Learning to Look around Objects for Top-View Representations of Outdoor Scenes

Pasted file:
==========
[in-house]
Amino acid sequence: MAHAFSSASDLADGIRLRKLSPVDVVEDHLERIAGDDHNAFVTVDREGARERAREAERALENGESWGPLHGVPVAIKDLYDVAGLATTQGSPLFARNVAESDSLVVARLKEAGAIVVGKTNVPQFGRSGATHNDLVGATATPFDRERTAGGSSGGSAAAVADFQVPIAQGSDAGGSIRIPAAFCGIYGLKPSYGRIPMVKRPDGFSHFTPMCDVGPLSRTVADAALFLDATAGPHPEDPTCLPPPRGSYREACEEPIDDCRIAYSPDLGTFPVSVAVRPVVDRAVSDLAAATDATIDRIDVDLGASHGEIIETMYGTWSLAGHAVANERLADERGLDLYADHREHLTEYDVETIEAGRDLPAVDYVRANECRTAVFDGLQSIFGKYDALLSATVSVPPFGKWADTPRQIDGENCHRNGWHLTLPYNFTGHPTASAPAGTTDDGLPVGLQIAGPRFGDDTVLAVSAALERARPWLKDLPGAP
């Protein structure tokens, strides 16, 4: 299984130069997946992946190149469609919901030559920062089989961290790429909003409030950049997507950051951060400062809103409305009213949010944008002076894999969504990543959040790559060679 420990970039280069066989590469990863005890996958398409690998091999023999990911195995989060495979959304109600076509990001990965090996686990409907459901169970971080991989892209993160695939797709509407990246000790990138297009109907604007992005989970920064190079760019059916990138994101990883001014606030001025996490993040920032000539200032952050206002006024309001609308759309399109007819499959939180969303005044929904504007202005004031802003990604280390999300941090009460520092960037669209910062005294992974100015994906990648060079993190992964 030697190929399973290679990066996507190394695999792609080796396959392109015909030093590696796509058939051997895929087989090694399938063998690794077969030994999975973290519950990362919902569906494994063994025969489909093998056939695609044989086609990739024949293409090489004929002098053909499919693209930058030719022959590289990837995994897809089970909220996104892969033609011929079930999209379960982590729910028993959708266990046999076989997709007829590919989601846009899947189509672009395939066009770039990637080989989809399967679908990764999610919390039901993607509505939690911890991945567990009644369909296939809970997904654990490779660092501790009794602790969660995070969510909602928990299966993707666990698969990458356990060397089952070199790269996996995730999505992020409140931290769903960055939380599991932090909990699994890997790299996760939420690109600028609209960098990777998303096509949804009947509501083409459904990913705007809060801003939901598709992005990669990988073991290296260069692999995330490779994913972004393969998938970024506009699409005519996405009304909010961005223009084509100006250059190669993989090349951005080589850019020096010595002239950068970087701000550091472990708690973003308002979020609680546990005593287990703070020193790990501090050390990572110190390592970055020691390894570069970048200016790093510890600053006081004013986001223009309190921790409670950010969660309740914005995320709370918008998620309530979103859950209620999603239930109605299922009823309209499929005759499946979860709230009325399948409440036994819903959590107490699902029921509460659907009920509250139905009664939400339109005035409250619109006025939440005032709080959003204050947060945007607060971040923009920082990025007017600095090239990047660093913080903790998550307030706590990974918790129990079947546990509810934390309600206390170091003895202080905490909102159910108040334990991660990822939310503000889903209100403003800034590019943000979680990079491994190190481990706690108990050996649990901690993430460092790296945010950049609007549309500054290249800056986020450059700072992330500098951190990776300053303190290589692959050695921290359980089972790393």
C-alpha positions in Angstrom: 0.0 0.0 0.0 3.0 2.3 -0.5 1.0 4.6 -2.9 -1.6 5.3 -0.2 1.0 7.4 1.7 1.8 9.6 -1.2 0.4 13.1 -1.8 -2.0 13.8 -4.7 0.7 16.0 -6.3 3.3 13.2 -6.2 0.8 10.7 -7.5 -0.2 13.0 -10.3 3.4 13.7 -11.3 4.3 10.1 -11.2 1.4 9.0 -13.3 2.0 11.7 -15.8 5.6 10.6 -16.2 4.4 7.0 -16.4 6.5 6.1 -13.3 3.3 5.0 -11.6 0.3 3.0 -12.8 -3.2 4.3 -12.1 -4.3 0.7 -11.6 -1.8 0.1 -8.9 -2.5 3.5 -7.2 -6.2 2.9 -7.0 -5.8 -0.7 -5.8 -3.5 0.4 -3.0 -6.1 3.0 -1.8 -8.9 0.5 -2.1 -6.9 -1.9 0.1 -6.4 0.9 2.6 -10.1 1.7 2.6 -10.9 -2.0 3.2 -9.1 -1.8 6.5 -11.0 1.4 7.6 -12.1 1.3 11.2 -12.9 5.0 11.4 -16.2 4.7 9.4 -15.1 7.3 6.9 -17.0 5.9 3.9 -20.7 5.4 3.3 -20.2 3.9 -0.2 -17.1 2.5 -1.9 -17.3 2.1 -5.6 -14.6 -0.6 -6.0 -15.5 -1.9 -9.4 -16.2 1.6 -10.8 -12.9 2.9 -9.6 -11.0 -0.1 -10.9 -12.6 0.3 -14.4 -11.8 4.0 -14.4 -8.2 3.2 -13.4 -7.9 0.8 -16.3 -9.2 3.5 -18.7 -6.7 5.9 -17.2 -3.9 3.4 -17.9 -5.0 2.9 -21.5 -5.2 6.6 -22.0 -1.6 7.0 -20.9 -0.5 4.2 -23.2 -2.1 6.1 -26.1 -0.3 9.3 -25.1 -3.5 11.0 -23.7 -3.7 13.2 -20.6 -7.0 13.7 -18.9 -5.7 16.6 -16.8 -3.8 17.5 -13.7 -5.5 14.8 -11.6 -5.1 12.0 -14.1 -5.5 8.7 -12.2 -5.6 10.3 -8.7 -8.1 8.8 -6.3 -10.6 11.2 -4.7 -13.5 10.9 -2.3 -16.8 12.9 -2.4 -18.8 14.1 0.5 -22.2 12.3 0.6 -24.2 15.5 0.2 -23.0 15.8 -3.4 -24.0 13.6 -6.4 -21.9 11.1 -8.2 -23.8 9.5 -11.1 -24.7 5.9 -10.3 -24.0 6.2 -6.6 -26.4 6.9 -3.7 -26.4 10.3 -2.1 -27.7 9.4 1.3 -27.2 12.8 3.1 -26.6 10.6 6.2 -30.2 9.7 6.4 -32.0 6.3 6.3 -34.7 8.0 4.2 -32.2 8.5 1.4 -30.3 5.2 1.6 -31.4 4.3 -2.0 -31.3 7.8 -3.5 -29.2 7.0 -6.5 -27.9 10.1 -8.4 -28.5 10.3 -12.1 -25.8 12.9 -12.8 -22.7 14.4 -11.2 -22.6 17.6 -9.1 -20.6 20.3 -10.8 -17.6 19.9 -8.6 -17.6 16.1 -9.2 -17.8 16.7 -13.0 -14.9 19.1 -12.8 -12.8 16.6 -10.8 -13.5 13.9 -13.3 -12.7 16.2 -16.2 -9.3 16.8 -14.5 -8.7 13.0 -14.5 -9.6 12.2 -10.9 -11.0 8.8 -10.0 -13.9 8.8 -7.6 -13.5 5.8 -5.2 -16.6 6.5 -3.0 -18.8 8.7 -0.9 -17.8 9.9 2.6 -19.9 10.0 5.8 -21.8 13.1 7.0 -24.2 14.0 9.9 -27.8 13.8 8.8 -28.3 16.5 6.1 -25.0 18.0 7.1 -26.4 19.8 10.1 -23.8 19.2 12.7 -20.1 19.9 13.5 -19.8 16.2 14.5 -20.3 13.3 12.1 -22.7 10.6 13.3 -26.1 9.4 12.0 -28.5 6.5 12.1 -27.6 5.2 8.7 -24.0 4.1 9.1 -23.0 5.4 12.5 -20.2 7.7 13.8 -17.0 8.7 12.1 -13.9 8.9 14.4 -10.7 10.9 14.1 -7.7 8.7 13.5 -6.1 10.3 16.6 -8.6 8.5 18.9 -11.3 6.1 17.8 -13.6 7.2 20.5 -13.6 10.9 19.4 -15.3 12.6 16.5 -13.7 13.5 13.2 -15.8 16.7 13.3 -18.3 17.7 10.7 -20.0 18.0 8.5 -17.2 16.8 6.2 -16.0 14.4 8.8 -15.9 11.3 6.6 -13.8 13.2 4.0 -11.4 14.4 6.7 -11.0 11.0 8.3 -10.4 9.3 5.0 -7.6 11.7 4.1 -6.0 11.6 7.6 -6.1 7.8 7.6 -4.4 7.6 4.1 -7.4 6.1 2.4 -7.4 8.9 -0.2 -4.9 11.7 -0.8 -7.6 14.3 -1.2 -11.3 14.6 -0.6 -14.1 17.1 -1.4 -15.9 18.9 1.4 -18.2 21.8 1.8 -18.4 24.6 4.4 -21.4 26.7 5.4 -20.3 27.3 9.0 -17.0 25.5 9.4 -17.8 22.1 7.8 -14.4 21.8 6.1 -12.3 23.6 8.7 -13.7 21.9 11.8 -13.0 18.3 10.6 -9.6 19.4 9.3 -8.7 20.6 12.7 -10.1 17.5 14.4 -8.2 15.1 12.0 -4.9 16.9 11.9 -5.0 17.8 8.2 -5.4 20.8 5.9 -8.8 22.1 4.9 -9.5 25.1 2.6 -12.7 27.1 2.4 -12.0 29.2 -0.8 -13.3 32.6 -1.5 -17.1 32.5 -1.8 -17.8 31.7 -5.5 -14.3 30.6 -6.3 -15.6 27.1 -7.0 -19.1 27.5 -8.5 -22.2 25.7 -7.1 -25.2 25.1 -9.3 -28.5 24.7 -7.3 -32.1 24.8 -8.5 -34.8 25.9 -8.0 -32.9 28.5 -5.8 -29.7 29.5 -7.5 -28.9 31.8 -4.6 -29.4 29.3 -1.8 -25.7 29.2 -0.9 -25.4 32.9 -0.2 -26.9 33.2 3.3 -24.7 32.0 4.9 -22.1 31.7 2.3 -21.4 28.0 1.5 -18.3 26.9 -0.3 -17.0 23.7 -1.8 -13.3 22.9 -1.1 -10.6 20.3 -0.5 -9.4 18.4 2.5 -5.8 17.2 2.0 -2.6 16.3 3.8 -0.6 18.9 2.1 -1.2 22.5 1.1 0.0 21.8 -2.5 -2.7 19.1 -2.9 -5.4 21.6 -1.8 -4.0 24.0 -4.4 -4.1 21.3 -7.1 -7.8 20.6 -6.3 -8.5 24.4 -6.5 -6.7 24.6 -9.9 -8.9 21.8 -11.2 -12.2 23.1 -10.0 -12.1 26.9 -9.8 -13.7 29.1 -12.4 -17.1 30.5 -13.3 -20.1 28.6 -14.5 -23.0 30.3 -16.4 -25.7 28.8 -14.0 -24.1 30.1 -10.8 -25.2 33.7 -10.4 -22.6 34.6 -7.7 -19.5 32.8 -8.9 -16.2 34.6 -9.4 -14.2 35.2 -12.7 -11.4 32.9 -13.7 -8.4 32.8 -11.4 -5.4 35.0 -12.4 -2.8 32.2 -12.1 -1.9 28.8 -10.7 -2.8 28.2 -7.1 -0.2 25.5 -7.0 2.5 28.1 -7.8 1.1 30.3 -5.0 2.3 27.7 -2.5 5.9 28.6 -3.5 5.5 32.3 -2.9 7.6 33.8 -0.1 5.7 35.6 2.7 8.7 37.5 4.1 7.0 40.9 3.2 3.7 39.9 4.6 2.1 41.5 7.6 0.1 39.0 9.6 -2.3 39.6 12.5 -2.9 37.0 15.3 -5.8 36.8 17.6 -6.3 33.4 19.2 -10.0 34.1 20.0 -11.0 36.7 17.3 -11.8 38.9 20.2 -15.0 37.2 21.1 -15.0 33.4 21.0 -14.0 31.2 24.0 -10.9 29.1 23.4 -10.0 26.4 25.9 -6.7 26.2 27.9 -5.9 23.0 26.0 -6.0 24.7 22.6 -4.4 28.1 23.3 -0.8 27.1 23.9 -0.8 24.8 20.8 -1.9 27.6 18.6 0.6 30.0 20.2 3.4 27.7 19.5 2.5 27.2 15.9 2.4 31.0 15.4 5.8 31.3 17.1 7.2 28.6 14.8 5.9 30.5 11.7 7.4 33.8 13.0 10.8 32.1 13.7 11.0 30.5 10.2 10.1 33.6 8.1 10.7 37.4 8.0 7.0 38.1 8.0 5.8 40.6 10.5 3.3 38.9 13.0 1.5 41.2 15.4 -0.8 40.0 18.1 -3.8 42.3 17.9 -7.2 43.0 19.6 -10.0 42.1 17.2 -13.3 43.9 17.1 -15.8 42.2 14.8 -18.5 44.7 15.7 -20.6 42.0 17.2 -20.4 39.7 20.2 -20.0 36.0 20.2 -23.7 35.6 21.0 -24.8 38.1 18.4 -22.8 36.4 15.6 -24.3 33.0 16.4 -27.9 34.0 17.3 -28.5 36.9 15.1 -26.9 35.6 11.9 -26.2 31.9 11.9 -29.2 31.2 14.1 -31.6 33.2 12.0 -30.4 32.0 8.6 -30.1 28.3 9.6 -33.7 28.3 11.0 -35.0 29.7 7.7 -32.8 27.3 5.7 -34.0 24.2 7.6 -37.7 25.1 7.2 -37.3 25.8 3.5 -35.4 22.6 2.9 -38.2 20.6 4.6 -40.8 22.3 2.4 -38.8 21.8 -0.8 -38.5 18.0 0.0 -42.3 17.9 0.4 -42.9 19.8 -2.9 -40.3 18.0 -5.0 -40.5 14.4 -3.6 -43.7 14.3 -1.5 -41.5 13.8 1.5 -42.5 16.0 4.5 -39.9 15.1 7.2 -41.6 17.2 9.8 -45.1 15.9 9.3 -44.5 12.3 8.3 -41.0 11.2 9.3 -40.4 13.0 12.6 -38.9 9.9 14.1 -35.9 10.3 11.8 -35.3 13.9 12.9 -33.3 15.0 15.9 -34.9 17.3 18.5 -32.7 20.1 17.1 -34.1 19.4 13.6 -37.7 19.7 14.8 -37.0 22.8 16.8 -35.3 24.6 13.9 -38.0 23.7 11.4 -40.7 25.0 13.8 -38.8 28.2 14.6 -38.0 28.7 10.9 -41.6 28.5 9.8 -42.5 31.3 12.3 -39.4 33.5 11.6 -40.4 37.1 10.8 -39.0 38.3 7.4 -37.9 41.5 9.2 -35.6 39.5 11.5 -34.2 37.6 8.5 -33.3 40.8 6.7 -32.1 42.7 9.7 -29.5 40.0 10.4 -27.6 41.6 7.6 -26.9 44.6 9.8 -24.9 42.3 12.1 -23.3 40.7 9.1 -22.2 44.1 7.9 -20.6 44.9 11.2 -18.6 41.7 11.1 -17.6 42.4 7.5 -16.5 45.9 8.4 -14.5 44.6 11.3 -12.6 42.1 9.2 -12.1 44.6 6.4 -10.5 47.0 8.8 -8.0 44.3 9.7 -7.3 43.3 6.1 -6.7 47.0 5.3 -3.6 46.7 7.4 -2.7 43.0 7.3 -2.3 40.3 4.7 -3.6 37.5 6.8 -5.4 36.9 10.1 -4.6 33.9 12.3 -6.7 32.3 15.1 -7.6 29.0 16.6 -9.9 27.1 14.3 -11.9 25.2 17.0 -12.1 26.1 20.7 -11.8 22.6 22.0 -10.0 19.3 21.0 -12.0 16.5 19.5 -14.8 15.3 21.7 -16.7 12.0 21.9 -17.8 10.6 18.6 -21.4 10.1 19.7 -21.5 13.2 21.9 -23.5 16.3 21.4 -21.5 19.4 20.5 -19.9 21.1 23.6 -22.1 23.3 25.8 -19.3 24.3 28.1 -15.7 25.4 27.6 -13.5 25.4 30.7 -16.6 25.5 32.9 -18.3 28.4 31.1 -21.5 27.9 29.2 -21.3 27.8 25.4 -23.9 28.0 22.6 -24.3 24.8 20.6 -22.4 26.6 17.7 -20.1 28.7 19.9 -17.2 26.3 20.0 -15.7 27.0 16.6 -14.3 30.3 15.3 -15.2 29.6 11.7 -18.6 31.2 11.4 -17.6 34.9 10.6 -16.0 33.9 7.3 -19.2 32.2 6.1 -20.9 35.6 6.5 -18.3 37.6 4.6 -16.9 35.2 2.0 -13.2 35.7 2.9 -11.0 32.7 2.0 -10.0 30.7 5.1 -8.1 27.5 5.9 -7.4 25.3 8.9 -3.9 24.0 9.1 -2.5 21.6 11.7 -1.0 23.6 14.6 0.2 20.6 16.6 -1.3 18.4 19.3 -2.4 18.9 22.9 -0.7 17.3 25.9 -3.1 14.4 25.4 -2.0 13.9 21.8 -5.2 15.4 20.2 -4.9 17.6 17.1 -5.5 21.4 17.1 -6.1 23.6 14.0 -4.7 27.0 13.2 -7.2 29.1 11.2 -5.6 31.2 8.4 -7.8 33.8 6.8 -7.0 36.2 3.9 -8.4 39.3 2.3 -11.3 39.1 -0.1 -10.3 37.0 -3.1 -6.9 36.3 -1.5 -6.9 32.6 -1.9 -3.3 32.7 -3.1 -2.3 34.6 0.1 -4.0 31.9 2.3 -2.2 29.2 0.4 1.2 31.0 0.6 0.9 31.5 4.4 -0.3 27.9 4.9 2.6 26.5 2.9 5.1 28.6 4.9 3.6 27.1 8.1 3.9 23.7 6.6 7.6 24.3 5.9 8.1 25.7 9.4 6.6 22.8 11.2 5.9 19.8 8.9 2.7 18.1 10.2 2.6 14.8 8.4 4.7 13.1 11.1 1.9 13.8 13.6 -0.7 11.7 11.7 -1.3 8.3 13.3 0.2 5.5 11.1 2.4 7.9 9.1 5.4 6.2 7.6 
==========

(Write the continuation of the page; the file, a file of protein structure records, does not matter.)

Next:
Given a single RGB image of a complex outdoor road scene in the perspective view, we address the novel problem of estimating an occlusion-reasoned semantic scene layout in the top-view. This challenging problem not only requires an accurate understanding of both the 3D geometry and the semantics of the visible scene, but also of occluded areas. We propose a convolutional neural network that learns to predict occluded portions of the scene layout by looking around foreground objects like cars or pedestrians. But instead of hallucinating RGB values, we show that directly predicting the semantics and depths in the occluded areas enables a better transformation into the top-view. We further show that this initial top-view representation can be significantly enhanced by learning priors and rules about typical road layouts from simulated or, if available, map data. Crucially, training our model does not require costly or subjective human annotations for occluded areas or the top-view, but rather uses readily available annotations for standard semantic segmentation in the perspective view. We extensively evaluate and analyze our approach on the KITTI and Cityscapes data sets.